In fact, he is no longer even in the US. Last year, he moved to Beijing to head up the risk-management department of China International Capital Corporation.
Oh, wait. Li himself said,
The most dangerous part is when people believe everything coming out of it (his model).
I guess he sort of warned us. Read the article. It’s very interesting and it’s written in such a way that even I could understand it.
No, the title is not about another stock market crash – it’s about crashes in the past. This one is a one-pager about the Nikkei Index collapse that began in the early 1990s. I remember being in college at that time, and the Japanese stock market was going absolutely nuts (on the bullish side). I think it got to nearly 40,000!!!
Only to fall to less than 10,000 and stay there for over 15 years!
By the way, the site below has articles on a handful of financial crises that have occurred over time. They’re worth studying because there’s one sure thing:
Humans aren’t very good at learning from our mistakes. In fact, it’s highly likely that we’ll repeat them again and again. Often times, we make the same mistakes over, but bigger and more catastrophic.
The stock market has rebounded quite well since it hit the 6,000 range (Dow). The question is, will the rise continue, or will it stall. OR worse yet, is this the classic “dead cat bounce?”
It all remains to be seen, of course. Too soon to tell. But I’m going on record to say that this, even with today’s announcement by the Fed that it’s officially fueling inflation by printing money, is not a dead cat bounce.
Oh, the market may tumble for a few days. But I think we’ve bottom. Just note that the bottom of the ocean has peaks and valleys, too, and that we might see 6,000 again. We may be here a while. But we’re not gonna go any lower than 6k.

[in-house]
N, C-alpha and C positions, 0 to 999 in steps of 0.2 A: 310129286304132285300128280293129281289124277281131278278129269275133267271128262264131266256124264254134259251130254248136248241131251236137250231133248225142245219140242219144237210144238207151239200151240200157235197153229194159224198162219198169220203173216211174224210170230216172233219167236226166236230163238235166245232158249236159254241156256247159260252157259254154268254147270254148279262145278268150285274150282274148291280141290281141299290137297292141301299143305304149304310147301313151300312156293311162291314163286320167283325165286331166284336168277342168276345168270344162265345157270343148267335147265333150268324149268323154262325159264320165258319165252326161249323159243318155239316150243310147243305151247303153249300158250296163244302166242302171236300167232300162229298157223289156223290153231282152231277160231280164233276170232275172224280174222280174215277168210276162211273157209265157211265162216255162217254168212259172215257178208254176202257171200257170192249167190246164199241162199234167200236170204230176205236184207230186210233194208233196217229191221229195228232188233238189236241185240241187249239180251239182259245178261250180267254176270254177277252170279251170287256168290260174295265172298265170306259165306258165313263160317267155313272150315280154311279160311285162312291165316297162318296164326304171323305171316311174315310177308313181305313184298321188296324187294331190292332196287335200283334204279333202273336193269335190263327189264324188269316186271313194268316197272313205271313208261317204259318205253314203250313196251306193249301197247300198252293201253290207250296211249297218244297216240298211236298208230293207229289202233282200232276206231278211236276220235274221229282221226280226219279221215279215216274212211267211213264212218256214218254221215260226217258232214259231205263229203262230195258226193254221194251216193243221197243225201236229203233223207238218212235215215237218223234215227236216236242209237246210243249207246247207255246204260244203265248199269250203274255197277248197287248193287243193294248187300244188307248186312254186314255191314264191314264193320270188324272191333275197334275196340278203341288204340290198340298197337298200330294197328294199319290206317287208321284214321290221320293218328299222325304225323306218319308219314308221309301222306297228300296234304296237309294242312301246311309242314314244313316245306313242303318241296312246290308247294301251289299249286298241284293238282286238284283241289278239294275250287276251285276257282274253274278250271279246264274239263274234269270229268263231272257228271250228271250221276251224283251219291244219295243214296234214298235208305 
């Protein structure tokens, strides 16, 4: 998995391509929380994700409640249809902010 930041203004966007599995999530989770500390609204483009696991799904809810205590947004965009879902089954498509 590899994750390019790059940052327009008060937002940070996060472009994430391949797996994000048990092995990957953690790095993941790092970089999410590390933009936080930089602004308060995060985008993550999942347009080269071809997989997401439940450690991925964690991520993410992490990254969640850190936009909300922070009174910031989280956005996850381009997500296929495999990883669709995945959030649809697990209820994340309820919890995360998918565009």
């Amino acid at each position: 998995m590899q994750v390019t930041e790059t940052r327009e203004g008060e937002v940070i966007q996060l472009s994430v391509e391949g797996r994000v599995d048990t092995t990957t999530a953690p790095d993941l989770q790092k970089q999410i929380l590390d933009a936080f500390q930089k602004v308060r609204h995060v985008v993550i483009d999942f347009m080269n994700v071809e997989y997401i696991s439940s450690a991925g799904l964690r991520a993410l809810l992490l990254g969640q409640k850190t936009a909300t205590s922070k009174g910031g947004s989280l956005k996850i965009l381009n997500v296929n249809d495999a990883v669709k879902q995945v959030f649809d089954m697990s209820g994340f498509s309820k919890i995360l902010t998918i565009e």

In fact, it is my gut feeling that we’re on the upswing. I believe the end of this decade and the first few years of the next decade will be banner years for stock markets all across the land.
After all, we’re at levels here in the US that we haven’t seen since the mid-90s. The housing, credit, and mortgage messes weren’t even in place then.
So we’ve fallen further than logic would dictate. John Hussman, in his newsletter, says,
As for the stock market as a whole, I continue to view the market as undervalued, but not deeply undervalued. So over the course of a 7-10 year holding period, I do expect passive buy-and-hold investors in the S&P 500 to achieve total returns somewhat above 10% annually.
But he also says,
Shorter-term, however, investors may demand much higher prospective long-term returns in order to accept risk, and that’s a problem, because the only way to price stocks to deliver higher long-term returns is to drive prices lower.
After all, even a dead cat will bounce.
I've seen a lot of stories about what caused the Mortgage Meltdown, the Credit Crunch, and the recession (some are even calling it a depression). On the drive in today, the REAL answer finally came to me.
As in all complex things in life, there wasn't one specific cause. Here's my general thought process on this topic.